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Climate change, Air Quality & Active Transport

Blue and green spaces

Human health is affected by the surrounding environment in various complex ways. Research is revealing more about the links between human health and the quality of the environment.

From a public health perspective, urban blue and green spaces are important landscapes that can mitigate health risks such as air and noise pollution, whilst promoting healthy behaviours (Bruckner et al, 2022). Green and blue spaces are areas that bring nature into urban spaces, such as parks, trees, gardens, ponds, and coastal water. Living near green spaces is associated with improved general physical and mental health outcomes. Research has found that exposure to green spaces is linked to a lower heart rate, lower blood pressure, lower cholesterol, and reduced incidence of stroke, asthma, diabetes, coronary heart disease and obesity (Marques da Costa & Kallay, 2020).

Natural assets and resources

Figures : 1-4 Flora & Fauna throughout Gibraltar

Climate Change

Climate change is the single biggest health threat facing humanity.The Intergovernmental Panel on Climate Change (IPCC) has concluded that to avert health impacts and prevent millions of climate change-related deaths, the world must limit temperature rise to 1.5°C. Climate change affects health in a myriad of ways including through cardiovascular disease, respiratory disease, vector-borne disease, and extreme weather events.

Exposure to heat poses an increased health threat to vulnerable populations such as the young, people suffering from chronic and long-term conditions, and the elderly. High temperatures pose a threat to health either directly, by causing dehydration or heatstroke or indirectly by impacting cardiorespiratory diseases, kidney diseases or electrolyte disorders.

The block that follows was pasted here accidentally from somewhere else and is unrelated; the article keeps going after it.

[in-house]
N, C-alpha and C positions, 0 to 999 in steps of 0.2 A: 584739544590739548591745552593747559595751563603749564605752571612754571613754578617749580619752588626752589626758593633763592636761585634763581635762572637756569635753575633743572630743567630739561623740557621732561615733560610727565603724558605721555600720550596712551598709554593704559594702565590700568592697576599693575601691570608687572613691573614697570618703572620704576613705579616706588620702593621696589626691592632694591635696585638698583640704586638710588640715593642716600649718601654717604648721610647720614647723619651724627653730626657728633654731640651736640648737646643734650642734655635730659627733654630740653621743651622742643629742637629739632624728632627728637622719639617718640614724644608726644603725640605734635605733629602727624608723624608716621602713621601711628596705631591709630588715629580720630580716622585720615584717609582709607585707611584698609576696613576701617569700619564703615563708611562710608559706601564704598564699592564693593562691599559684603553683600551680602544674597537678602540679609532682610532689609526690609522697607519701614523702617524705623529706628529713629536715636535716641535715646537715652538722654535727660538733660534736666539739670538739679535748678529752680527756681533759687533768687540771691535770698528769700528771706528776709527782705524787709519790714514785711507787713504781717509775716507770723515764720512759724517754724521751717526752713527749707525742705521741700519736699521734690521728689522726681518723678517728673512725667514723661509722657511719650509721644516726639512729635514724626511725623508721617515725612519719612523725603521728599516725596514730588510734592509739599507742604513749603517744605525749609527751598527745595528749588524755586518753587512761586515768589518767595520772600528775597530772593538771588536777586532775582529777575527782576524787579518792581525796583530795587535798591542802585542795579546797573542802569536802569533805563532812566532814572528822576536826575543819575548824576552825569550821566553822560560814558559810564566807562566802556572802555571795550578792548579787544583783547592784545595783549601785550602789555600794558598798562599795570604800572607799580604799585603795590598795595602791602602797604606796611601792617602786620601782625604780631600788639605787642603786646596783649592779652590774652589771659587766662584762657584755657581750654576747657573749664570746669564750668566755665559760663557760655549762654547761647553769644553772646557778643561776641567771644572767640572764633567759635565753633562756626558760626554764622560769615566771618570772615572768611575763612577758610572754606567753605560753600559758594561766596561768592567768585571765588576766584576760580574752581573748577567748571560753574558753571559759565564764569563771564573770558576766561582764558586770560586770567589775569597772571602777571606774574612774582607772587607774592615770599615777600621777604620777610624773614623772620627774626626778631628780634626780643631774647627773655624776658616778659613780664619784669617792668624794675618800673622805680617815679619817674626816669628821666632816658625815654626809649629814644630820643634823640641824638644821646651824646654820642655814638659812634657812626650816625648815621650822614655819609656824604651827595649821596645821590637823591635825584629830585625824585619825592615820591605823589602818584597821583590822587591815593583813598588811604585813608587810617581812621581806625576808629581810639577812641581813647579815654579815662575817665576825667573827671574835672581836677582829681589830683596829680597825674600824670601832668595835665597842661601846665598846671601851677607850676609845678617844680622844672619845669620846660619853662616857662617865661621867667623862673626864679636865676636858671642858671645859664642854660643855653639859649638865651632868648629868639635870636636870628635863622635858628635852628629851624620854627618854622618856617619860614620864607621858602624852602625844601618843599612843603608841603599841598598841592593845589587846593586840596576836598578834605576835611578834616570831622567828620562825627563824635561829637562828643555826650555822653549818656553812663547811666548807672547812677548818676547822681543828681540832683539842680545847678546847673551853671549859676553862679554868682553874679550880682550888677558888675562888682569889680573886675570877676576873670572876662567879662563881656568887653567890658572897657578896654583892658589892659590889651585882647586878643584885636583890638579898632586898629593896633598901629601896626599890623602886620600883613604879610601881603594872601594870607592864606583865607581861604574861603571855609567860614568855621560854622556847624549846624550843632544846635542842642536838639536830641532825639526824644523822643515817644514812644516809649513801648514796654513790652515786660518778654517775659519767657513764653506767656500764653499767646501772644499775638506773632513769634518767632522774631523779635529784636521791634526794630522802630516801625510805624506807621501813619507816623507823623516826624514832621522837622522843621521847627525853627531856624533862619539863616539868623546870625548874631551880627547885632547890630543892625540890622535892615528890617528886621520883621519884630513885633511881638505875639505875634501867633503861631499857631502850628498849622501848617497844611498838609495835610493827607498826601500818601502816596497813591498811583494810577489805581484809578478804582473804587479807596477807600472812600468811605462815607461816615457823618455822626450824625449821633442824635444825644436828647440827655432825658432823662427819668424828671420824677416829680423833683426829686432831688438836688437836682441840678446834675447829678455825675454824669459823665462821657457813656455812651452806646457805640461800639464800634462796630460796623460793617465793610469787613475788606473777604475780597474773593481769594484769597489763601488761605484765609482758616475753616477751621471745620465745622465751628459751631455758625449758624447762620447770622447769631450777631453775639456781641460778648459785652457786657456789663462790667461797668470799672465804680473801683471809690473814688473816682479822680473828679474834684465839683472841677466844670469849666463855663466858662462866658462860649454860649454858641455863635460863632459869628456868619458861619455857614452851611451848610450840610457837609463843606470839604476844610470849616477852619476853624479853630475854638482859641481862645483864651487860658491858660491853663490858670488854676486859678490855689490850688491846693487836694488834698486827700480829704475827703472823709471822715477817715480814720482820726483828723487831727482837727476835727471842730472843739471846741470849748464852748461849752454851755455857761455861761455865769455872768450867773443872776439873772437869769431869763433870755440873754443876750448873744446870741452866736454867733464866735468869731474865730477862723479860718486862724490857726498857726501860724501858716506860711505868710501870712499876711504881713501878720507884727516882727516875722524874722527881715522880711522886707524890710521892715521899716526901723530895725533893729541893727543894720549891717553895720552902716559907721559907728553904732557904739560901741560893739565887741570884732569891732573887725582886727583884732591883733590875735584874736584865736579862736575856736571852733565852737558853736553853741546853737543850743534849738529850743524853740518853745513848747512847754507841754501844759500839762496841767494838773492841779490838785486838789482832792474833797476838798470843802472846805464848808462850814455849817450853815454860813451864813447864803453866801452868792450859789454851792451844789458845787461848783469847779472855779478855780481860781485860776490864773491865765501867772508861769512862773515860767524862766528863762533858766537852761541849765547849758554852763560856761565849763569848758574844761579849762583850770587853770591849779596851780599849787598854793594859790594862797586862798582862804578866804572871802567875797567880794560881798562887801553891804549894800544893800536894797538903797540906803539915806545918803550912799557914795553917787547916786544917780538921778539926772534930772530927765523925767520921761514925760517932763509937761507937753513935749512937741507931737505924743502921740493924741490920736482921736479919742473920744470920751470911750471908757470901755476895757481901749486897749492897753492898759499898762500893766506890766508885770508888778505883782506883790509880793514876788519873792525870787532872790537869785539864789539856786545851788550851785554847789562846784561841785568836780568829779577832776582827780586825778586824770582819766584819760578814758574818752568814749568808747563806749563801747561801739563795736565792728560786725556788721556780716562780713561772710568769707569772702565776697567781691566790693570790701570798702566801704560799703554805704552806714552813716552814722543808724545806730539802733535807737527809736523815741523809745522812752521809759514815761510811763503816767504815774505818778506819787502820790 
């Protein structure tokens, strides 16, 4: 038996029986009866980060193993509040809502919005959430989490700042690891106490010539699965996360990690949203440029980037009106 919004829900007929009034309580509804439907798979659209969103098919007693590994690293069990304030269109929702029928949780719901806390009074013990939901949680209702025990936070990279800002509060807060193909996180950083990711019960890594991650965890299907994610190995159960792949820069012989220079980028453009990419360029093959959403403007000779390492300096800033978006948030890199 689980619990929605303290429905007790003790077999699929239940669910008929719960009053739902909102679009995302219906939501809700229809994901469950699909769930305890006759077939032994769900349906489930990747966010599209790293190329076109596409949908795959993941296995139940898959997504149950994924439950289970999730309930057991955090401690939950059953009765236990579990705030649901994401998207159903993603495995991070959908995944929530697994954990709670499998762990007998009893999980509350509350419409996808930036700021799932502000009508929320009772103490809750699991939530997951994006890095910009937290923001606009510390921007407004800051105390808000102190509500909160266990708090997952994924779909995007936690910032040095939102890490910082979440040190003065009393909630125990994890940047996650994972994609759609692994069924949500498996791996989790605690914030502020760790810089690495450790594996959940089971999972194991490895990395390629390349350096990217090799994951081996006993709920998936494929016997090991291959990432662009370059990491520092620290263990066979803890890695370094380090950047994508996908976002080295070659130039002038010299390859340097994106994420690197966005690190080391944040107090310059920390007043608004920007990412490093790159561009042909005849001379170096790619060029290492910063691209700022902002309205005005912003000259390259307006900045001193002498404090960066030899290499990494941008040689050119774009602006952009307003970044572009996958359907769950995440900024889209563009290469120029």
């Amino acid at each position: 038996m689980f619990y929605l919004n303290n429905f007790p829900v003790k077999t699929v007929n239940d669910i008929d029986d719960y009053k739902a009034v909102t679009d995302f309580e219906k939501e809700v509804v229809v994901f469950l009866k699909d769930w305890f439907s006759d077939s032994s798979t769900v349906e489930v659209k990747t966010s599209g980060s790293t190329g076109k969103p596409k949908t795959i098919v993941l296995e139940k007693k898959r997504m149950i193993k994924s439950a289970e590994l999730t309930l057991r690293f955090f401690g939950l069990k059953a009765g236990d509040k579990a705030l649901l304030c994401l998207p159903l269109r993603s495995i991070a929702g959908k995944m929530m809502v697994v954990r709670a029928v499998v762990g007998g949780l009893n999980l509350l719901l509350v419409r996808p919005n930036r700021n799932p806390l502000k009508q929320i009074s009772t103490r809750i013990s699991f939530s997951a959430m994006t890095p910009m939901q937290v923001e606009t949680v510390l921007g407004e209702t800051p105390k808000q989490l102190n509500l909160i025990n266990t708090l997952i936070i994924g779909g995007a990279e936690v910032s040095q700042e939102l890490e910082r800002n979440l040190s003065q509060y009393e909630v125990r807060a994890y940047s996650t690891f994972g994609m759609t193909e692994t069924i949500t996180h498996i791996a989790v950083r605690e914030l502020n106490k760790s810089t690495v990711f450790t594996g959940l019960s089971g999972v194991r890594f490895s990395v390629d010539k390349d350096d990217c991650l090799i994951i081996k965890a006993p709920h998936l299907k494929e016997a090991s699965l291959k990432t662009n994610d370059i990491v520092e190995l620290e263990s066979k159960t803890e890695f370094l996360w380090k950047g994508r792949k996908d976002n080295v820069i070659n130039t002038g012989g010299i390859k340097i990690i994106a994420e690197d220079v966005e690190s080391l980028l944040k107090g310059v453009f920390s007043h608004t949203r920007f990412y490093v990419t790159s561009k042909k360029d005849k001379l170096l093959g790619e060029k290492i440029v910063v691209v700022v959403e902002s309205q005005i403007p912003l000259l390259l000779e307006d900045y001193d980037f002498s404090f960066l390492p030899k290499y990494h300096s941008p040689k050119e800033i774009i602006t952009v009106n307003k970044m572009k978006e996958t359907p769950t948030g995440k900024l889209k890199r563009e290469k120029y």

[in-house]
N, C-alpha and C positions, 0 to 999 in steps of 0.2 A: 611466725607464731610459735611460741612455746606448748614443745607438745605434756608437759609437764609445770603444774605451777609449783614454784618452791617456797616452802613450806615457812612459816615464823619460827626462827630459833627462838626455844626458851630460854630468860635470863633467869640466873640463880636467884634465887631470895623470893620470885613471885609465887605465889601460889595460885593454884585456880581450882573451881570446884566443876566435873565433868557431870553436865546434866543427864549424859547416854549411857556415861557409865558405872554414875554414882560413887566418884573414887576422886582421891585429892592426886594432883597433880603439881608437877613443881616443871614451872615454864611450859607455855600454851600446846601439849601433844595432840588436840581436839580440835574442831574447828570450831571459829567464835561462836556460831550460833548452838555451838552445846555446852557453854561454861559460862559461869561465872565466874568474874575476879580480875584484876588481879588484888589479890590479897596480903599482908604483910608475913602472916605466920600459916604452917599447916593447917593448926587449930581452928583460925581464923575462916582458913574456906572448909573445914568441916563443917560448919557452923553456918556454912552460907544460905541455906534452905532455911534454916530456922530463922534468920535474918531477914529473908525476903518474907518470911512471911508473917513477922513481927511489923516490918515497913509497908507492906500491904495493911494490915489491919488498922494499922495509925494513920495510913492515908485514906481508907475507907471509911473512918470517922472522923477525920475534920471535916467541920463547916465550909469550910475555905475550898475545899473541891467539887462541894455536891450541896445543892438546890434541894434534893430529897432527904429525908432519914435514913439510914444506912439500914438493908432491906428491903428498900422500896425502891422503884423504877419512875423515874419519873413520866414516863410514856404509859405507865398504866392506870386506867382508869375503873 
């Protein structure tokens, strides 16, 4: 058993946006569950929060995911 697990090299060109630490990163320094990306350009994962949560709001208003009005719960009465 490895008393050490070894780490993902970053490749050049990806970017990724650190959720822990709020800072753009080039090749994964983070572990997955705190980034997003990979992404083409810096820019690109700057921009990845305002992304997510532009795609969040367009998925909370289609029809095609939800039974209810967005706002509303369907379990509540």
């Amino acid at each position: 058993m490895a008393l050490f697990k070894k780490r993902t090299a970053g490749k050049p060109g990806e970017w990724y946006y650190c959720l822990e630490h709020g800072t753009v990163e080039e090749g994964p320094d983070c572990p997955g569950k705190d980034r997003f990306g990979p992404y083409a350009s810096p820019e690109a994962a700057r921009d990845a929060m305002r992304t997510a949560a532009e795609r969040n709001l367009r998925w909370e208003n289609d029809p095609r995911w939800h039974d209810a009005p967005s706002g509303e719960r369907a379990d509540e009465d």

Exposure to increased temperatures is associated with increased cardiovascular mortality. Research has estimated that 61,672 excess deaths were attributed to rising temperatures in Europe during the summer of 2022 (Ballester et al., 2023).

Air Pollution & Health

Figure 5-8 : 5. Health effects of air pollution. 6: Impact of air pollution across life span. 7: Promoting active transport. 8: Air pollution and inequalities. Source Public Health England.

Air Quality in Gibraltar


Air quality in Gibraltar is monitored by the UK firm Ricardo, who are responsible for maintaining various monitoring stations across Gibraltar in locations including:

  • Devils Tower Road
  • Governor’s Lane
  • Harbour Views Road
  • North Mole Road
  • Rosia Road
  • Bleak House

The data available refers to 2022 readings and is compared to the World Health Organisation’s recommendation’s on Air Quality. It is important to note that this section is comparing air quality to World Health Organisation guidelines which are stricter than EU limits on air pollution.

Major air pollutants affecting health

Exposure to various toxins can have an adverse impact on health. Pollutants with the strongest evidence for public health concern include particulate matter (PM), carbon monoxide (CO), Ozone (03), Nitrogen Dioxide (NO2) and Sulphur Dioxide (SO2).

Figure 9: Air Quality Data for Gibraltar 2022. Adapted from Ricardo. 

Particulate Matter (PM)

Particulate matter size can be separated into three main groups: PM10, PM2.5 and PM0.1. These particle sizes differ in their effects on health.

Fine particles are composed of a various materials which come from a wide range of sources including :

  • Combustion sources (mainly from road traffic).
  • Secondary particles, mainly sulphate and nitrate formed by chemical reactions in the atmosphere.
  • Coarse particles such as soils and dusts, sea salt, biological particles and particles from construction work.

Fine particles are of greatest concern in terms of their health impacts as these particles can be carried deep into the lungs where they can cause inflammation and a worsening of respiratory and cardiovascular diseases. Additionally, fine particles can carry carcinogenic compounds into the lungs.

Current WHO guidelines state that Particulate Matter smaller than 10 micrometres (PM10) should not exceed more than 45 μg/m3 averaged over a 24-hour period. Gibraltar’s PM10 readings have exceeded this recommendation, with a maximum 24 hour mean for “24 hour” averaging time of 69.8 μg/m3. The WHO allows for maximum exceedances on 4 days of the year, Gibraltar exceeded readings for PM10 on 10 days.